My friend could only join me on the second day, so I would be going solo on the first. Not that I really mind since I love traveling solo, but a travel companion would be nice. Two months before the trip, I came across a website that offers free personalised tour by a non-profit, student-run organisation in Hanoi called Hanoikids.
Now I am not very fond of joining any tour groups, but this is totally different. What Hanoikids do is they will send a local student to be your tour guide and the itinerary is entirely up to you! Since it was my first time in Hanoi, I thought that getting a local student to show me around and introduce me to the local culture would be a great idea.
Unfortunately, when I emailed Hanoikids to book a one-day tour, this was the reply I received. (Please enlarge to read).
I learnt that you need to book the tour way ahead in advance, probably 3 - 4 months ahead. I had made my bookings only 2 weeks before my trip so they were not able to accommodate me.
Luckily, 2 days before my trip, I received an unexpected email from Hanoikids telling me they could now offer me a half-day tour on the day I requested. Even though it was just half day and not a whole day as I had initially planned, that was good news indeed!
So I was really excited that early morning at the airport waiting for my flight from KL to Hanoi. Although the AirAsia flight was supposed to take about 3 hours and 20 minutes, I arrived at the Noi Bai International Airport 15 minutes ahead of schedule. Surely, that's a good start to my Hanoi trip!
One thing good about traveling to Hanoi is that you do not need to fill in any immigration card during the flight or at the airport. I have always found them to be such a hassle although it's a necessary procedure in many countries.
From the airport, I took a taxi to my hotel (Rising Dragon Palace Hotel) located at Old Quarter. I noticed that taxis in Hanoi were mostly Toyota Camry cars. The journey from the airport to the hotel took about 45 minutes, and I was charged 315,000 VND (Vietnamese Dong) / US$15 / RM48. The taxi did not use meters and this amount was agreed upon before I entered the taxi at the airport.
The Rising Dragon Palace Hotel
I did not have the exact amount so I offered the taxi driver 400,000 VND (in fact, 400,000 VND was all I had in my wallet - the rest were US dollars and some Malaysian Ringgit) but he told me he had no change. Now I was not sure whether he genuinely did not have the change so I told him to wait while I went into the hotel to ask for some change. Later, I found this to be a wise thing to do as I discovered a lot of the taxi drivers in Hanoi (though not all) like to say that they do not have change.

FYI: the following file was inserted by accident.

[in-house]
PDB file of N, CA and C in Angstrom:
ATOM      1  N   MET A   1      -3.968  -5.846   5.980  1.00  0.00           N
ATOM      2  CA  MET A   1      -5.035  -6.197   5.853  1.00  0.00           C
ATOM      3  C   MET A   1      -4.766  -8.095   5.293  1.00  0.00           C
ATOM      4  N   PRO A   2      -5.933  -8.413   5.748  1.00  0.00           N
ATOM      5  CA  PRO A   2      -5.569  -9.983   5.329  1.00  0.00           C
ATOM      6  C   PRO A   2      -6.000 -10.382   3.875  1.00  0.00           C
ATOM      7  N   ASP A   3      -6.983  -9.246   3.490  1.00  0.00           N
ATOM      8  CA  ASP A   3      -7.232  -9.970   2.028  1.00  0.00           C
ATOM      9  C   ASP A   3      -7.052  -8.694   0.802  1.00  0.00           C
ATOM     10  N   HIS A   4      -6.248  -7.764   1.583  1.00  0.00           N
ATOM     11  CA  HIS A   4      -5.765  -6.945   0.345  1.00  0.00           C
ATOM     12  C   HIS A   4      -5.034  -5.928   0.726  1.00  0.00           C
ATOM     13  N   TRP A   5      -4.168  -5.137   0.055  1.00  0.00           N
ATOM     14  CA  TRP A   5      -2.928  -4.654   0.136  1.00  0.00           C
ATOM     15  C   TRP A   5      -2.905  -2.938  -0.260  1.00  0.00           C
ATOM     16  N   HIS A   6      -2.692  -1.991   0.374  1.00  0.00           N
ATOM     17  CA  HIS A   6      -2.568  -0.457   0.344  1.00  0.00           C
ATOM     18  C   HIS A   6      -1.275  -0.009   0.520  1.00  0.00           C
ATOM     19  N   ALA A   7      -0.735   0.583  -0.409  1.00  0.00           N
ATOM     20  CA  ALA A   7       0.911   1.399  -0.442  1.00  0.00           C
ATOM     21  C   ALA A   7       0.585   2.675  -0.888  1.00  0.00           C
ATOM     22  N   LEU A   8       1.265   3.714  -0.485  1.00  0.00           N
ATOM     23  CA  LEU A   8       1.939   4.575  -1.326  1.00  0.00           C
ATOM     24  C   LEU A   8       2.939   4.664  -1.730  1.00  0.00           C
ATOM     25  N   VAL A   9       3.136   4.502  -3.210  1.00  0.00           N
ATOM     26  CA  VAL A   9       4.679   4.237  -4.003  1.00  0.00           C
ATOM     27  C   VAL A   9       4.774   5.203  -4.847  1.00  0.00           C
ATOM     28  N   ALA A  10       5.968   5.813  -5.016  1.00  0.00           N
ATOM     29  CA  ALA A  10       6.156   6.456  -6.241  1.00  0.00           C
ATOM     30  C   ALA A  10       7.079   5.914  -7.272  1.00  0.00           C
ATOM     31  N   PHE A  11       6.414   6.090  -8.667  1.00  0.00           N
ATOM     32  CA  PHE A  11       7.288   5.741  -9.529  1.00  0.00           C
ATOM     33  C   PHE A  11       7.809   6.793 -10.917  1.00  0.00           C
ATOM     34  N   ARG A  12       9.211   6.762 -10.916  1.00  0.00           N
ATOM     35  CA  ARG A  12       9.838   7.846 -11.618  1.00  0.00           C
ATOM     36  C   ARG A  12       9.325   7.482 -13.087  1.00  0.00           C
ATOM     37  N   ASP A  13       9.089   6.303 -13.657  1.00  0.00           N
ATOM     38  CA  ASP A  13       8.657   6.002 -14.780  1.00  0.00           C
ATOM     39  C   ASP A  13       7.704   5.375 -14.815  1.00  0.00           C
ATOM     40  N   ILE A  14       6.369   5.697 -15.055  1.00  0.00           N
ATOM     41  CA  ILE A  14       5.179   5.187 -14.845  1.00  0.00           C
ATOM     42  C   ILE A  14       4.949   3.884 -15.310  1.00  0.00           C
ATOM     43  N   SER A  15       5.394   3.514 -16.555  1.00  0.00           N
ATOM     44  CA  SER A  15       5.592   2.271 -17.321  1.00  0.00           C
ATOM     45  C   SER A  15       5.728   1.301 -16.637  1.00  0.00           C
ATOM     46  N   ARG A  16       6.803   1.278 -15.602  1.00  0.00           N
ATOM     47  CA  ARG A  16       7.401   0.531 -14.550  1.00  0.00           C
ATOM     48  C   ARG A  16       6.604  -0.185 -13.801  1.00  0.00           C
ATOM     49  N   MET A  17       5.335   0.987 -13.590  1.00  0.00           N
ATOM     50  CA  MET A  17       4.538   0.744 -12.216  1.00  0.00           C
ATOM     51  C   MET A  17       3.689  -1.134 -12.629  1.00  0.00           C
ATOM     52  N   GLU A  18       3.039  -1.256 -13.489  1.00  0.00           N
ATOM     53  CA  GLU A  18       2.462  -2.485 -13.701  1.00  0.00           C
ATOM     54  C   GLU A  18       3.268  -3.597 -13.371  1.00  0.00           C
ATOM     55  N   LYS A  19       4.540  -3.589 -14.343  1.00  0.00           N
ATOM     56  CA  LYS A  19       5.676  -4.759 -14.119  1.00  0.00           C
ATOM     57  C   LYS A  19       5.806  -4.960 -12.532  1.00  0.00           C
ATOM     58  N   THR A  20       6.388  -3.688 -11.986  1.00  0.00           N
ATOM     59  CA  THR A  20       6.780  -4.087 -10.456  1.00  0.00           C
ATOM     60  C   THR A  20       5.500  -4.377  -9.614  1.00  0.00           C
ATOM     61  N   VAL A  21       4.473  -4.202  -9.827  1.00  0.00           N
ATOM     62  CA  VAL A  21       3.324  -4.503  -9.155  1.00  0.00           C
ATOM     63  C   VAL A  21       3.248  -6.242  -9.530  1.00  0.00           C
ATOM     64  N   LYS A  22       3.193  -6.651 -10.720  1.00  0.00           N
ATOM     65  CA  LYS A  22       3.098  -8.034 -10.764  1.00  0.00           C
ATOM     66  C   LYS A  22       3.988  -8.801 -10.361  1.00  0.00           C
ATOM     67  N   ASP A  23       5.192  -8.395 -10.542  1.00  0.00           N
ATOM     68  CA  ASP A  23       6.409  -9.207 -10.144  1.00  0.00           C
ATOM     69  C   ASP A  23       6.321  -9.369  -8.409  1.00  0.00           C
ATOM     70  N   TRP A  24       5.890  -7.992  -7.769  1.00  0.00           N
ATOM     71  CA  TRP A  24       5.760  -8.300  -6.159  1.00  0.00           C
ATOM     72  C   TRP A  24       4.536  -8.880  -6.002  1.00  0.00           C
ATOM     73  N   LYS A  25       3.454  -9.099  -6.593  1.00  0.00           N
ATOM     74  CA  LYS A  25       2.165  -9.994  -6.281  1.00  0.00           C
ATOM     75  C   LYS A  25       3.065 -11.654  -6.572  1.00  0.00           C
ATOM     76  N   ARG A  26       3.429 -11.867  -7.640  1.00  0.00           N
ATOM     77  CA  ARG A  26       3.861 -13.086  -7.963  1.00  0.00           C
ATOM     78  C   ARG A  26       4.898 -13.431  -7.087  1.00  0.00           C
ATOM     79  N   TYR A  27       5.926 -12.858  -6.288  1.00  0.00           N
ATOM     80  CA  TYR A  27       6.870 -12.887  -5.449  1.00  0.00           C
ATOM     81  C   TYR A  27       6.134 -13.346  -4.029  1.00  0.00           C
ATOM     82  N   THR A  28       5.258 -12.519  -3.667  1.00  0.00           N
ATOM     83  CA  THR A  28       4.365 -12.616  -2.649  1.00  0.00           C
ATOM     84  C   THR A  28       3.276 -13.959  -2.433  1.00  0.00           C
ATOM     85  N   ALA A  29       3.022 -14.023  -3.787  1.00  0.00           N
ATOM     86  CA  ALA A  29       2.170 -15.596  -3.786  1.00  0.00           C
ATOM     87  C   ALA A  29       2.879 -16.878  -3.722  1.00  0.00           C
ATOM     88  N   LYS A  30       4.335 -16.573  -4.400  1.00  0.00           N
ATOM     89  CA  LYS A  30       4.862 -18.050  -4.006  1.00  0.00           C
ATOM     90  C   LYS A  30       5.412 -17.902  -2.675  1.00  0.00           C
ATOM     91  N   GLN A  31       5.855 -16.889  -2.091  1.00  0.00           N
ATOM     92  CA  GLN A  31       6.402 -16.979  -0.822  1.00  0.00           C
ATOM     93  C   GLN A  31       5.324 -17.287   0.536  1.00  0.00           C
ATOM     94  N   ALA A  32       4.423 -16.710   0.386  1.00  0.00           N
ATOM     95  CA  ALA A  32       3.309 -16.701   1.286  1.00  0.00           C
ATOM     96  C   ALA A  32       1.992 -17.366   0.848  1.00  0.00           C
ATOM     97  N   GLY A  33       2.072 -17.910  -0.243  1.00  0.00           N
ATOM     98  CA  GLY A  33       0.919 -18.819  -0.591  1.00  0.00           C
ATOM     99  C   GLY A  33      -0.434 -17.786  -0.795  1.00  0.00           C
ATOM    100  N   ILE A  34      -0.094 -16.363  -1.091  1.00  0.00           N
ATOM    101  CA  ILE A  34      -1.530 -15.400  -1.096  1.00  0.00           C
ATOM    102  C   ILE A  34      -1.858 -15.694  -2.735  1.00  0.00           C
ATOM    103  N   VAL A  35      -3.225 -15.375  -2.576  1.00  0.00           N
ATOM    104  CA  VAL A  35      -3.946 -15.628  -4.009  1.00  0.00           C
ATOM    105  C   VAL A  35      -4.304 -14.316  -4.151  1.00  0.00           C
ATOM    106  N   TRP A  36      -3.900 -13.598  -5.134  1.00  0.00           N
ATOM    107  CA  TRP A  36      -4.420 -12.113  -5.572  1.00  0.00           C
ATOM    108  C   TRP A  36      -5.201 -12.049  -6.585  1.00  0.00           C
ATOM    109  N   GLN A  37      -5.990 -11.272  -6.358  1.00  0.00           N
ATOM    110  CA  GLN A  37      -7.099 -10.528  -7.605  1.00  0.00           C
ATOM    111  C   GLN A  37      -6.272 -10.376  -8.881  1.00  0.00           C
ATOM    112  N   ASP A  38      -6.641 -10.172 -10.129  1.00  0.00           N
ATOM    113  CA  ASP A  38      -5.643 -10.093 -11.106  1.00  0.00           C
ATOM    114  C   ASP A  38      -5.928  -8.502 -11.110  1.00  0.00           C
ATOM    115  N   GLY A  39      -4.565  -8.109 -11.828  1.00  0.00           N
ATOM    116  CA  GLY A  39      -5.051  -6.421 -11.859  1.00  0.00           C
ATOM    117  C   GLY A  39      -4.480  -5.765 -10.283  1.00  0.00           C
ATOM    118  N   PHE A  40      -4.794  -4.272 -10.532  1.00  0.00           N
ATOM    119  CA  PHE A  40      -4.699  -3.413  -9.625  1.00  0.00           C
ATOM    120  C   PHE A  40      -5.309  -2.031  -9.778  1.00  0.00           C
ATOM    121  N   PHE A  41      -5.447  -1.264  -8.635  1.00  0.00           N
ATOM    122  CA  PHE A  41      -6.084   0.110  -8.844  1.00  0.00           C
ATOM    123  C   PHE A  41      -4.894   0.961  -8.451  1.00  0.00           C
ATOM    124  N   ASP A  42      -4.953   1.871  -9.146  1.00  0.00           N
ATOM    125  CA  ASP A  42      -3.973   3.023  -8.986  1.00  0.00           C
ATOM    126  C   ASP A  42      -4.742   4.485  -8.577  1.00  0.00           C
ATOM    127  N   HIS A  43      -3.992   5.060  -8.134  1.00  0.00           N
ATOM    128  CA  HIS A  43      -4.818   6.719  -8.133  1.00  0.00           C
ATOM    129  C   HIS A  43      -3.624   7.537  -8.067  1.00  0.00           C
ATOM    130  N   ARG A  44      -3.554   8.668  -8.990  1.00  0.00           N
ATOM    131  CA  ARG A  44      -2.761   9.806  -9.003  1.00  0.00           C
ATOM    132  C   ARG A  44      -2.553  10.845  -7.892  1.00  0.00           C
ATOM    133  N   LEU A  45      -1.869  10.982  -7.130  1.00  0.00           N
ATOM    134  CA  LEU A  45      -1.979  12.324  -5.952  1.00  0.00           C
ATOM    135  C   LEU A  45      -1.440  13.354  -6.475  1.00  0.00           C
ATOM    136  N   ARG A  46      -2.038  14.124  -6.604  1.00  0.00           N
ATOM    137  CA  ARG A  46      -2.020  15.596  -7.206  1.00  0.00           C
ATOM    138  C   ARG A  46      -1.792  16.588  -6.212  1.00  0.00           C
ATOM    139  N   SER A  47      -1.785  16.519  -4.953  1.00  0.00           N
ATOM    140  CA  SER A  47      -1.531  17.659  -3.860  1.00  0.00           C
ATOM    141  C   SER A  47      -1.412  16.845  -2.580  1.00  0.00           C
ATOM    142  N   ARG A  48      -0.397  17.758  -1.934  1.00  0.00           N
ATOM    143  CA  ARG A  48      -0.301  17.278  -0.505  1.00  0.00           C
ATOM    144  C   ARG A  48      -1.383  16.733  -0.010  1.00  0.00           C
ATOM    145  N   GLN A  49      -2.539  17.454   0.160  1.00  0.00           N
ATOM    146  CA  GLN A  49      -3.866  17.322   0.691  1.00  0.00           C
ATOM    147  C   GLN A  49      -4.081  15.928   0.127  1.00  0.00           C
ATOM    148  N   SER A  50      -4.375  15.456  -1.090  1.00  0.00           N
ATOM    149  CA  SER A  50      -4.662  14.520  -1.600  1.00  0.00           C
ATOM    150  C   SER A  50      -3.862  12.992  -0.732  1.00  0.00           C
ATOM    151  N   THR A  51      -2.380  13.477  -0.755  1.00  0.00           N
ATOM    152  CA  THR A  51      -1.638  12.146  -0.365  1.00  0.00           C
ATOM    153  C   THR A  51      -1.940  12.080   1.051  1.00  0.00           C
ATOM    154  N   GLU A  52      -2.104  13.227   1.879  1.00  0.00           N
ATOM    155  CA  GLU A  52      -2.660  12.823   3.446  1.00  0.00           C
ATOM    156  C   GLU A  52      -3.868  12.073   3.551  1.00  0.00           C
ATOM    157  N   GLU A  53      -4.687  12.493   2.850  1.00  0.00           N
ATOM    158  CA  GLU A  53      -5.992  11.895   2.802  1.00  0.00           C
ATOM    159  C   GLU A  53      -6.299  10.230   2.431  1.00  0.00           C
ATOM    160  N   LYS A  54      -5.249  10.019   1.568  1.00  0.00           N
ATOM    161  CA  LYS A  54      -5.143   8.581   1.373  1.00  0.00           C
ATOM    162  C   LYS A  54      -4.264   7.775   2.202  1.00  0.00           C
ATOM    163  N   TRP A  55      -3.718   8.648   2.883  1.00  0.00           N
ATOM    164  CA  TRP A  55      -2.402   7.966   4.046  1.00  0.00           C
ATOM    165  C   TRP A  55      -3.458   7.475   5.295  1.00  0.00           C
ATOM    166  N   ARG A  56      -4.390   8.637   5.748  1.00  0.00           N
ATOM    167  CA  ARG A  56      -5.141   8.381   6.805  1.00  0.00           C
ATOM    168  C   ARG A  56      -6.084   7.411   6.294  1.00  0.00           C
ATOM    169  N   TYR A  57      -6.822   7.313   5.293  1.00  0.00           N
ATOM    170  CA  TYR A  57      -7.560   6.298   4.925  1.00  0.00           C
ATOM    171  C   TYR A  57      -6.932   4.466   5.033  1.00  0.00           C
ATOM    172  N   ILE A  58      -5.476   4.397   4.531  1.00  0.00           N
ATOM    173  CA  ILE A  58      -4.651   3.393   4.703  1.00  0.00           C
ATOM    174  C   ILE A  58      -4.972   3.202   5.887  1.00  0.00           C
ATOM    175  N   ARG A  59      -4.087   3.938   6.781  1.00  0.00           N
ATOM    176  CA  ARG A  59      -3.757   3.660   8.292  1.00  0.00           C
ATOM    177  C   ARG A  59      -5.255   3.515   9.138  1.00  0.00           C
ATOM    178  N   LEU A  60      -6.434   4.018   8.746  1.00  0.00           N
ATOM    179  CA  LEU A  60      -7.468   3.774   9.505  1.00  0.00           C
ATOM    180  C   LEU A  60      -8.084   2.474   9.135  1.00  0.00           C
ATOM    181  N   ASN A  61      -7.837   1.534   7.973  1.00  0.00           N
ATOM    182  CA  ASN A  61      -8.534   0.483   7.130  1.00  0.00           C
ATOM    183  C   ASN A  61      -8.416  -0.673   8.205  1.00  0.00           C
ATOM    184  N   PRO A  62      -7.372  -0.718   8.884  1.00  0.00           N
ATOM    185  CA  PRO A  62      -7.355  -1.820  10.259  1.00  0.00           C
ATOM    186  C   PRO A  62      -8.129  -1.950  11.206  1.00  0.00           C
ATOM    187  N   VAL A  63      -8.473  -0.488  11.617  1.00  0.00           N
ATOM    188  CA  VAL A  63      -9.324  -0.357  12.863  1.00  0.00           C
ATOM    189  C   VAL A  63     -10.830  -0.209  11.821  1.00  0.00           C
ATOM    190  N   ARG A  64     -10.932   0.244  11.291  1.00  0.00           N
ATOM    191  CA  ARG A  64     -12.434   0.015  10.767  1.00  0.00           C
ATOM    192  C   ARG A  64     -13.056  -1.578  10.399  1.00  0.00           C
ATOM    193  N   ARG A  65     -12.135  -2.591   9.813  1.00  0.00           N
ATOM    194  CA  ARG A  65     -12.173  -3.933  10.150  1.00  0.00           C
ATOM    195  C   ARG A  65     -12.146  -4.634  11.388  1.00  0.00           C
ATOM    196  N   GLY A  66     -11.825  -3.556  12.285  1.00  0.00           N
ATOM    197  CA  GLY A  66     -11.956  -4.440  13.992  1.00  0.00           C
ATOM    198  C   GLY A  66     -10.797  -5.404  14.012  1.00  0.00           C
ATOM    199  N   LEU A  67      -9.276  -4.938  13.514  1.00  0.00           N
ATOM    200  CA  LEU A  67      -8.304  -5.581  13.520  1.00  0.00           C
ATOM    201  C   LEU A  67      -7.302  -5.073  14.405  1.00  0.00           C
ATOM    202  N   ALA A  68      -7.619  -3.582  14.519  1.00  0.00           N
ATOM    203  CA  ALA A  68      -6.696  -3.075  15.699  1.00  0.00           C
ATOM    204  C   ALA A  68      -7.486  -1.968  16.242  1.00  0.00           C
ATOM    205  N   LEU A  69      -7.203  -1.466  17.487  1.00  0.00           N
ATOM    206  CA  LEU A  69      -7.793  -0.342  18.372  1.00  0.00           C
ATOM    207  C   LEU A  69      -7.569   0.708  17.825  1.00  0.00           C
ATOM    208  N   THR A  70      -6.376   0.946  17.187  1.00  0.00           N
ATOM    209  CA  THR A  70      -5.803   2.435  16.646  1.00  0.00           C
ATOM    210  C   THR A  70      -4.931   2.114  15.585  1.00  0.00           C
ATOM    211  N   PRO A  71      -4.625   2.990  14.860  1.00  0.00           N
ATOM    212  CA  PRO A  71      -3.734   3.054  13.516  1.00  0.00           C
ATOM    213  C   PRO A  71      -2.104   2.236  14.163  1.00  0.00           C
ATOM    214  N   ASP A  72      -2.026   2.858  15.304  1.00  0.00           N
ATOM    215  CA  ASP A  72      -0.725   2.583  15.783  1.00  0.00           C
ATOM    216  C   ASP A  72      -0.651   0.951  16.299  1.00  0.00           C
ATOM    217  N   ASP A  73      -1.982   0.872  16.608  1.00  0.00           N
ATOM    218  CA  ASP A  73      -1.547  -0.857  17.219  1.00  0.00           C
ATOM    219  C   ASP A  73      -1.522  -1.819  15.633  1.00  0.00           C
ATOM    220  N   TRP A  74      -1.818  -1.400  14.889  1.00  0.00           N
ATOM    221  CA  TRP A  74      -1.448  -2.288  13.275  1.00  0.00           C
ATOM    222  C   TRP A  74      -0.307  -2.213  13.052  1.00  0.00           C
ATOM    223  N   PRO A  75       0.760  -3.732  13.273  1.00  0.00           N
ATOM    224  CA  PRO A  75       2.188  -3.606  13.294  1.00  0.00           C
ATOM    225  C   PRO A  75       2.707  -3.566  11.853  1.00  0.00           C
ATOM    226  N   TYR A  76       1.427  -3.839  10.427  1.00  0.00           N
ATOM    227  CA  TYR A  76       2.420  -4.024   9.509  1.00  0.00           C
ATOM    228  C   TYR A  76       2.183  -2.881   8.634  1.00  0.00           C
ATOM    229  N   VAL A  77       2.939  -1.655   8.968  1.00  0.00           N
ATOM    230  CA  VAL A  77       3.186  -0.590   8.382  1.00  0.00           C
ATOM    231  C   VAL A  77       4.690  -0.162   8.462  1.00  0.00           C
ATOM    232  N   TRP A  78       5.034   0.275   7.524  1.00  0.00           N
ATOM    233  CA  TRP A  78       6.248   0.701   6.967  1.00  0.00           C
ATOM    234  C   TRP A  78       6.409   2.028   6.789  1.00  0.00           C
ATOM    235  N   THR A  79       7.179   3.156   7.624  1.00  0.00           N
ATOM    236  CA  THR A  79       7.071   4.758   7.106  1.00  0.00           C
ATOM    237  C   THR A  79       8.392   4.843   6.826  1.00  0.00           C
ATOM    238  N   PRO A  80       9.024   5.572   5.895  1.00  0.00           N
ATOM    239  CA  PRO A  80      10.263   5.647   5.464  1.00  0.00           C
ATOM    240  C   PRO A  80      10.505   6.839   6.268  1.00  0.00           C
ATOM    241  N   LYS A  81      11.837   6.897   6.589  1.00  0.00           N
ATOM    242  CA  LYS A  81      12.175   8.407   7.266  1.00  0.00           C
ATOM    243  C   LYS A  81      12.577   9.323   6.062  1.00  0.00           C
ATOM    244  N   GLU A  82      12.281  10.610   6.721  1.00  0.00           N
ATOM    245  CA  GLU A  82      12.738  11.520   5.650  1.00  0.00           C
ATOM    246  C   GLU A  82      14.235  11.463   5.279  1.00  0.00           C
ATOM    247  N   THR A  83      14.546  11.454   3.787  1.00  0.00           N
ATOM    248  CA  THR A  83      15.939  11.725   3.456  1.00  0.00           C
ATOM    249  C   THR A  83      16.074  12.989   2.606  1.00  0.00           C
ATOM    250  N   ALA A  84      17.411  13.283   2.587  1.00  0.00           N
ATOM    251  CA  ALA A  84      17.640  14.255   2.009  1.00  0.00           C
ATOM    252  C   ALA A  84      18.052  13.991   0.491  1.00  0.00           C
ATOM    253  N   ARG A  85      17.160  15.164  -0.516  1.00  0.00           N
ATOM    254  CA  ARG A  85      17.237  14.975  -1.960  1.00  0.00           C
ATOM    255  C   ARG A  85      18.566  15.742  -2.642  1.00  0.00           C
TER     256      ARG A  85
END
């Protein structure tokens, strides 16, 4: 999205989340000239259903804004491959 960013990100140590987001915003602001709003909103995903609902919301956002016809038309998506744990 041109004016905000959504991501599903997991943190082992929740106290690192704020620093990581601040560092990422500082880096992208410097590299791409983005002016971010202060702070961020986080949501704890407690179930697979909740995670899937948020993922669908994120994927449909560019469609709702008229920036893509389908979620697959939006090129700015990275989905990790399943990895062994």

My first impression of the Rising Dragon Palace Hotel was their excellent and friendly service! But more about this hotel in another post.
Immediately after checking into the hotel, I went out to explore the streets of Hanoi. My first priority however, was to search for a bank to change the US dollars I had with Vietnamese Dong. The hotel also provided money changing service but I found that their rate was not too attractive.
I managed to locate a bank near the hotel (it's called Sacombank) with quite an attractive exchange rate and became an instant millionaire! LOL!
I was not sure if 4.2 million VND (about US$200) would last me for the next 4 days, but I could always buy again if it's not enough. How I wish that was US$4.2 million and not 4.2 million VND! LOL! I also requested more of the smaller 5,000 VND bills from the bank just in case I would come across taxi drivers or even local people who would dare to say "No change" to me!
The best way to explore the Old Quarter area in Hanoi is by foot. Well, that's the advice given to me by one of the hotel's staff and he's completely right! It was the end of March and I have to say the weather in Hanoi at this time of the year was pleasant. Not too hot, and not too cold. Just perfect, especially for walking around!
Very near to my hotel is this departmental store called Hang Da Galleria. It has a cute clock atop the main entrance. Surprisingly, I did not go inside - maybe because I was too busy walking the streets LOL!
Opposite the departmental store is the Hanoi Theatre. Oops! I forgot to take a picture of the Hanoi Theatre building! Damn!
My first impression of Hanoi streets was the traffic! It was pretty chaotic and crossing the road was quite a nightmare. Later, my tour guide from Hanoikids would teach me the correct way to cross the road!
The sight of local woman in conical hat carrying two baskets balanced with a stick on her shoulder was everywhere.
This is Hang Gai Street, one of the more famous street in the Old Quarter.
Despite the chaotic traffic, I found the Old Quarter to be quite charming. Look at the buildings!
I must have walked around for quite some time because when I looked at the time, it was almost 1pm. I needed to rush back to the hotel as my tour guide from Hanoikids would be meeting up with me there at 2pm.
But with so many streets in the Old Quarter I lost my direction and did not know how to get back to my hotel. Would I make it on time?
To be continued ....